AARP Eye Center
Boomers and younger workers don't have much to celebrate in a new report on retirement plan trends among big employers. It shows that 80 percent of companies with more than 1,000 employees offer a defined benefit pension plan, but within five years, that will change. And not for the better.
Thirty-five percent expect to continue to offer pension plans to existing employees but not new workers, 13 percent will likely freeze their plans and 10 percent say they'll terminate their defined benefit plans altogether, according to the report by Diversified, a retirement plan provider.
The trend to shift the burden of retirement saving to workers is also evident in this finding: about half say they've created a defined contribution plan such as a 401(k) as a replacement. Of course, we all know that 401(k)s are tied to the volatile financial markets, making our retirement plan balances somewhat unpredictable. By contrast, pension plans generally offer guaranteed payments for life regardless of market swings.
[See buying your own pension].
Meanwhile, companies looking to transfer their pension obligations - think General Motors and Ford - are also part of a similar trend. Verizon is now the latest to join these automakers, and several other companies, that recently transferred the pension obligations of many retirees and former workers to an insurance company for payout. GM and Ford also offered lump-sum buyouts for those who chose not to continue receiving their pensions under a new administrator.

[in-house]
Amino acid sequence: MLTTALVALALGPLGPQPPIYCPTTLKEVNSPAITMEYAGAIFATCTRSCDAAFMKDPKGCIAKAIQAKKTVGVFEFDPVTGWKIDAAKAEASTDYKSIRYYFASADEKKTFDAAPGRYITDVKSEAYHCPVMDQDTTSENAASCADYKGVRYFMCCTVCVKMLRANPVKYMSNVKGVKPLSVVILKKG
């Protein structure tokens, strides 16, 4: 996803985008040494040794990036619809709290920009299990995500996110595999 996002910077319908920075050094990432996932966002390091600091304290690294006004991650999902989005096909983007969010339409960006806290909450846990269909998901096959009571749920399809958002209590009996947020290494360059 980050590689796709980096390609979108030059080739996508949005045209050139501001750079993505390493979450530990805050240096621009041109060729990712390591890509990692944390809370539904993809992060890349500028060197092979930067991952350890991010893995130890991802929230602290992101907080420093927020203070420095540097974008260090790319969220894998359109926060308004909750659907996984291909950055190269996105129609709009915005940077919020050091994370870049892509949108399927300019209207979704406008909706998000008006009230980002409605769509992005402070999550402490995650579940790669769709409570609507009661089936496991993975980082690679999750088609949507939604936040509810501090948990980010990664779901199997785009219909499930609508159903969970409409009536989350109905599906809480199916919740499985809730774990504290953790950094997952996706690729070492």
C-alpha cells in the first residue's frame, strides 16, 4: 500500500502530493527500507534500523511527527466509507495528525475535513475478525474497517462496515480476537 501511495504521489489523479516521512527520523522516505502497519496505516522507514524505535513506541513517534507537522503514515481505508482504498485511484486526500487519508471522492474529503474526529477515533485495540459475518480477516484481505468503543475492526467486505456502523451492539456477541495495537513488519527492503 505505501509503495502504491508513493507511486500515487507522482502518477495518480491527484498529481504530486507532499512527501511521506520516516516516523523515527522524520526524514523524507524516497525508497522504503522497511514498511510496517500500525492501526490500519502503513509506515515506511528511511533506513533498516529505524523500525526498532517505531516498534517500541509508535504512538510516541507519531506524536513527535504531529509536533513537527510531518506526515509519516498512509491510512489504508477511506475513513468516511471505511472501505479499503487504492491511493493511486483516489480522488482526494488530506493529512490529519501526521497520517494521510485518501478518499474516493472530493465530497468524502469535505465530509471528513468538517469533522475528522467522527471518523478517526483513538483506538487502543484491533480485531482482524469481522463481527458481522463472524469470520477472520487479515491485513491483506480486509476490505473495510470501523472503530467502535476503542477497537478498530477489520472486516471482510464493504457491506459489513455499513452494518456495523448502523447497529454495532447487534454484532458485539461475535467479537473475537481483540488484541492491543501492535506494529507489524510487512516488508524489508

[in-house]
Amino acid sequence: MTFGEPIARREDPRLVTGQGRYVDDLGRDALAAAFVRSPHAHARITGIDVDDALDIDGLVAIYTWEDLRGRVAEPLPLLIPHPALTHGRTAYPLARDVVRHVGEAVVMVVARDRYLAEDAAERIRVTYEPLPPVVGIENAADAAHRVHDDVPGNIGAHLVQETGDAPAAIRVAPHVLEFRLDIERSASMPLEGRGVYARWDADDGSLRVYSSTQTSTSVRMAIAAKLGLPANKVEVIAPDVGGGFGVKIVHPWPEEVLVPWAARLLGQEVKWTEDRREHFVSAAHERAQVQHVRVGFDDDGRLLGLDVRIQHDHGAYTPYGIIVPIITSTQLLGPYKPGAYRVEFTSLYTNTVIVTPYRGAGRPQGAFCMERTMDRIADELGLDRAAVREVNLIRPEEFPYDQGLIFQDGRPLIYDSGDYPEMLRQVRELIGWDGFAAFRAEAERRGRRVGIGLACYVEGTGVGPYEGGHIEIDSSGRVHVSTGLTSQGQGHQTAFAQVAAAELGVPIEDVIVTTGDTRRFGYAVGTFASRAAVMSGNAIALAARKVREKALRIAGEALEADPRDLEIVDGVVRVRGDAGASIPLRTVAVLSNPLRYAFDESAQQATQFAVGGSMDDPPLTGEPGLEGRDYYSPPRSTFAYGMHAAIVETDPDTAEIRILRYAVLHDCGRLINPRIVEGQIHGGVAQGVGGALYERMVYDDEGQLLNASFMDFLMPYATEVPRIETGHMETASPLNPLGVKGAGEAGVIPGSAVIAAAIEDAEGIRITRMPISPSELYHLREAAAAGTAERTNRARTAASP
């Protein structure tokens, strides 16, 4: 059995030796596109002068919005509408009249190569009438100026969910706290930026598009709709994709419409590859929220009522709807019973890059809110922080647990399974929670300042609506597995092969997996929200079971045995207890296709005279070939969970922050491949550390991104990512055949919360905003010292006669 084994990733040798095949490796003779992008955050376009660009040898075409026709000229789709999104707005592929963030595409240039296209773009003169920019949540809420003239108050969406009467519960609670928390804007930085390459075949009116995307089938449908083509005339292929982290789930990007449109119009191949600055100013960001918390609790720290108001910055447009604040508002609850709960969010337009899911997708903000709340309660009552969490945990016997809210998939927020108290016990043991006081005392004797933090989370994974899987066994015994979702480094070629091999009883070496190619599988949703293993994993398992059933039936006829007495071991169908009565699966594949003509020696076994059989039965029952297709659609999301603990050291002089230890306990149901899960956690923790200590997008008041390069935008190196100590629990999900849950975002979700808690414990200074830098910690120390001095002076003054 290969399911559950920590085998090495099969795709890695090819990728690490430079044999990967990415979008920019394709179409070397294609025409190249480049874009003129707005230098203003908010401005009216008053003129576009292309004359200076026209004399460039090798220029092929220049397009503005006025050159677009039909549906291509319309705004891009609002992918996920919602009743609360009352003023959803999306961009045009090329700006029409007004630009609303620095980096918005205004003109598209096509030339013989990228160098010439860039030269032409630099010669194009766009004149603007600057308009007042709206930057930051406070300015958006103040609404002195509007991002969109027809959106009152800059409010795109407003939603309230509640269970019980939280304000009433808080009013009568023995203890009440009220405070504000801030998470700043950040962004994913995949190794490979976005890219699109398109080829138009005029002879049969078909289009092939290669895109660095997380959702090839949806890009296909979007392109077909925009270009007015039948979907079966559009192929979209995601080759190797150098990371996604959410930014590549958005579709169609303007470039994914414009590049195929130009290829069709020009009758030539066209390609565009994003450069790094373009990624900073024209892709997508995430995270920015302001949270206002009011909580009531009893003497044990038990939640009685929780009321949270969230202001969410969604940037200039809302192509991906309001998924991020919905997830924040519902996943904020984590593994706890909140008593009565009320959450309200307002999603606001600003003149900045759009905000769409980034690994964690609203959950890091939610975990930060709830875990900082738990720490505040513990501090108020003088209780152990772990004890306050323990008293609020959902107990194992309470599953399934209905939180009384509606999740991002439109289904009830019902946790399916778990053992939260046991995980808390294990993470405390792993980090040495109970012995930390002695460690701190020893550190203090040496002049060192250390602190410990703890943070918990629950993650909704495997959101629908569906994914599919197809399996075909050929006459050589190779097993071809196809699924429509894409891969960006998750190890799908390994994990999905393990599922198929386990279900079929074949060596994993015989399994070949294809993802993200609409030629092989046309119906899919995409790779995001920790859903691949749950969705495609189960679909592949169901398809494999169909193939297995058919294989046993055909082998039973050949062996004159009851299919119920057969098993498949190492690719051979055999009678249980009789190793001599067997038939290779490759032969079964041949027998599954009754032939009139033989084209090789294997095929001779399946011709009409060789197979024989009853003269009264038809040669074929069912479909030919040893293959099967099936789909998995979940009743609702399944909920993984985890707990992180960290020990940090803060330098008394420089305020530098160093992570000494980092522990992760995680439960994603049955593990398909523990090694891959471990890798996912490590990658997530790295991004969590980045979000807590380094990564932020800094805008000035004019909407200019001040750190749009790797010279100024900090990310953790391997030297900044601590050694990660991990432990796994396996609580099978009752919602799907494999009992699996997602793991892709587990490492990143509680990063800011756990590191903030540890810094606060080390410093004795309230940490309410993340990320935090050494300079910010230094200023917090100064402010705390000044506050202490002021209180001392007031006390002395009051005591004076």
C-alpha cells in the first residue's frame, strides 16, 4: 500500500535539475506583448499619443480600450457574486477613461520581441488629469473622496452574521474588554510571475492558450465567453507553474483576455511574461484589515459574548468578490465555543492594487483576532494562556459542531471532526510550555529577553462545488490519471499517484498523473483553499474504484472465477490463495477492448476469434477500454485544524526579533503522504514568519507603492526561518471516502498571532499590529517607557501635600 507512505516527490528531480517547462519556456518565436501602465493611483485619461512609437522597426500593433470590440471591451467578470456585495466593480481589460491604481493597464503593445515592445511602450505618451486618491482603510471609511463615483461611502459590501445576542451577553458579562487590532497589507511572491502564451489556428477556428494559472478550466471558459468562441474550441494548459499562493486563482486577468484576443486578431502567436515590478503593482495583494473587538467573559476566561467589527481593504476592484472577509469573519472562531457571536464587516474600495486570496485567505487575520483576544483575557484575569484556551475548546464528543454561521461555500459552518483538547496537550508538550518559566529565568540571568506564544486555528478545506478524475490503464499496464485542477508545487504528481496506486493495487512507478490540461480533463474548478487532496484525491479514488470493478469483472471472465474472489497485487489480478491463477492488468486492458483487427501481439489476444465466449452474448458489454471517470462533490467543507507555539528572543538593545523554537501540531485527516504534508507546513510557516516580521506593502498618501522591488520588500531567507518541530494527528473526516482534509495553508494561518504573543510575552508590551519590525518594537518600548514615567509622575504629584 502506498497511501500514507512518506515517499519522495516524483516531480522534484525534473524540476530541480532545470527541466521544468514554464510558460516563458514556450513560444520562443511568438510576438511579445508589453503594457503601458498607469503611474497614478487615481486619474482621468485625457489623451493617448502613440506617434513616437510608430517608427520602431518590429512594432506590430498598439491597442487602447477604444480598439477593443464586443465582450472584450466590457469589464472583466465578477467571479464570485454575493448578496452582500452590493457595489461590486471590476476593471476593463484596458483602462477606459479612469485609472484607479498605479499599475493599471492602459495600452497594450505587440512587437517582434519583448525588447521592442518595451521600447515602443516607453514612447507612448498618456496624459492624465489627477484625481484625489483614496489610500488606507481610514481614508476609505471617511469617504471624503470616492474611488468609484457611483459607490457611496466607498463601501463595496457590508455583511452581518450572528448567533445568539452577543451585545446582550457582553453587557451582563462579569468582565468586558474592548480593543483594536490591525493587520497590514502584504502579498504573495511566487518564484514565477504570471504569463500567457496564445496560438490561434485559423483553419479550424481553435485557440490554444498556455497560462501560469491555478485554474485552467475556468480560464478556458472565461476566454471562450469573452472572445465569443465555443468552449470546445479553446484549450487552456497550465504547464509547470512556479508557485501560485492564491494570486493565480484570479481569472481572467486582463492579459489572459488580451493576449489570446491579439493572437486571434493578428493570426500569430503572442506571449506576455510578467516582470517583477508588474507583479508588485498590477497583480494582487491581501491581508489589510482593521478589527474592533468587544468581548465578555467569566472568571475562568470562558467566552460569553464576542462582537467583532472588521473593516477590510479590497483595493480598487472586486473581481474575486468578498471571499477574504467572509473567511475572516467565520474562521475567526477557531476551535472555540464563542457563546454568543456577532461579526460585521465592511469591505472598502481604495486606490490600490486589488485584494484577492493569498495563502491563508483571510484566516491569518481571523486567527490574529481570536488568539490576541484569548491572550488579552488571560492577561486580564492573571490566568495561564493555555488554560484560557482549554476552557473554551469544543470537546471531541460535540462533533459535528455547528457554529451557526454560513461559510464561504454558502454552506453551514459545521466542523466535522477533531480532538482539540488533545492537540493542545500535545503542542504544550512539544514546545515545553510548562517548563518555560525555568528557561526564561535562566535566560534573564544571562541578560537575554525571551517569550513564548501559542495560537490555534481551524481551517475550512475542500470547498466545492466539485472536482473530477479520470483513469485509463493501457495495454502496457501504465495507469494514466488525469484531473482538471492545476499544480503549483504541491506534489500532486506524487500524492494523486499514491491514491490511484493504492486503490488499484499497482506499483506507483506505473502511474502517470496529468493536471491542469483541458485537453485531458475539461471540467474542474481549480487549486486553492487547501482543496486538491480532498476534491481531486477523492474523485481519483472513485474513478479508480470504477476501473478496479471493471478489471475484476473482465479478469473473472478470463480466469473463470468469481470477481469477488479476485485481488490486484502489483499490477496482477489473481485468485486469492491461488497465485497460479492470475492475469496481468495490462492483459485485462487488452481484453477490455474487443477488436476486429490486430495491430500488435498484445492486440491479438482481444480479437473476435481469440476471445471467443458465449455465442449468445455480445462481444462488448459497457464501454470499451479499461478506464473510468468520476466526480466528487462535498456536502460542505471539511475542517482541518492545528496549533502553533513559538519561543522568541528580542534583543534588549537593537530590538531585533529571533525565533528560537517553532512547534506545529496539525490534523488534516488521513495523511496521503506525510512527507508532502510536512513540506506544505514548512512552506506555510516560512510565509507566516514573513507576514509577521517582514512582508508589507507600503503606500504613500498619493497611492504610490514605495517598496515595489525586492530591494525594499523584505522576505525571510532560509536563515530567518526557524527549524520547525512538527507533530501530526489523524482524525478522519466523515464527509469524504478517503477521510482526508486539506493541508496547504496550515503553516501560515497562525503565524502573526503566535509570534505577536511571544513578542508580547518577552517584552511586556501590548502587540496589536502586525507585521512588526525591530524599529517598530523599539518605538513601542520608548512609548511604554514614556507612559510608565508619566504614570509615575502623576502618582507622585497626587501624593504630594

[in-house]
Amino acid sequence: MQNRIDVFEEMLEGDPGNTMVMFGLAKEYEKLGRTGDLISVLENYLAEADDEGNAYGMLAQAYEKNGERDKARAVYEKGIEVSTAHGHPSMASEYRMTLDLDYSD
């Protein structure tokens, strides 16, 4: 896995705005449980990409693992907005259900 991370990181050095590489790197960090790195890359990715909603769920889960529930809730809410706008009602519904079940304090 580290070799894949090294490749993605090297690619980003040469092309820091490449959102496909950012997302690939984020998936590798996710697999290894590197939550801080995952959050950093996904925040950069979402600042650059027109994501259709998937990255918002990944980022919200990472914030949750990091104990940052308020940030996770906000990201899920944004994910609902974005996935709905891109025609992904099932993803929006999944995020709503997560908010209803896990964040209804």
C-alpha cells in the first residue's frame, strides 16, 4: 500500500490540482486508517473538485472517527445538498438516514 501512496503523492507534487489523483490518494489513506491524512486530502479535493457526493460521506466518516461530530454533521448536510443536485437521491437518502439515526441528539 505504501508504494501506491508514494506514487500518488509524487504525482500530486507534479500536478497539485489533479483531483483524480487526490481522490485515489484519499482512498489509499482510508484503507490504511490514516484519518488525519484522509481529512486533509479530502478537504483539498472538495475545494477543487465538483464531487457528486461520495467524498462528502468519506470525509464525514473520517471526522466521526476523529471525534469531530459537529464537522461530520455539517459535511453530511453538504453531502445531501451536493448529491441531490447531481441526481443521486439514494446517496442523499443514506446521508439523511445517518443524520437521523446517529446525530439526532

But these moves may not be in the best interest of workers and retirees, according to the nonprofit Pension Rights Center. It's calling for a moratorium on pension transfers and plans to urge Congress to examine the risks posed by these strategies to workers and retirees.
"These employers are looking to cut costs and reduce long-term liabilities to make their companies more attractive to investors, but [this] can be risky for workers and retirees," Karen Friedman, the center's executive vice president and policy director, said in a statement.
"Also, lump sums place the burden on individuals to ensure that the money lasts throughout retirement," she says. "We need to stop, take a breath, and make sure that the retirement security of the people affected by these moves is fully protected."
But back to the Diversified survey, which polled more than 270 executives responsible for the administration of retirement benefits.
It says about 95 percent of all large corporations offer a 401(k) plan. In a growing trend, about half say they use a financial adviser to help their workers save and invest wisely, and an additional third are considering doing the same.
Other findings of the report:
- 69 percent of workers contribute to their 401(k) plan, the same percentage as last year, but the average amount they save dropped to 6.7 percent in 2012 from 8.8 percent last year.
- 56 percent of employers report that motivating employees to save adequately is "extremely" or "very" challenging.
- 95 percent of companies contribute to their workers' 401(k)s, and 84 percent use a matching formula.
- 20 percent of companies believe that workers understand their plan's fees "very well" and 34 percent report that participants don't understand the fees.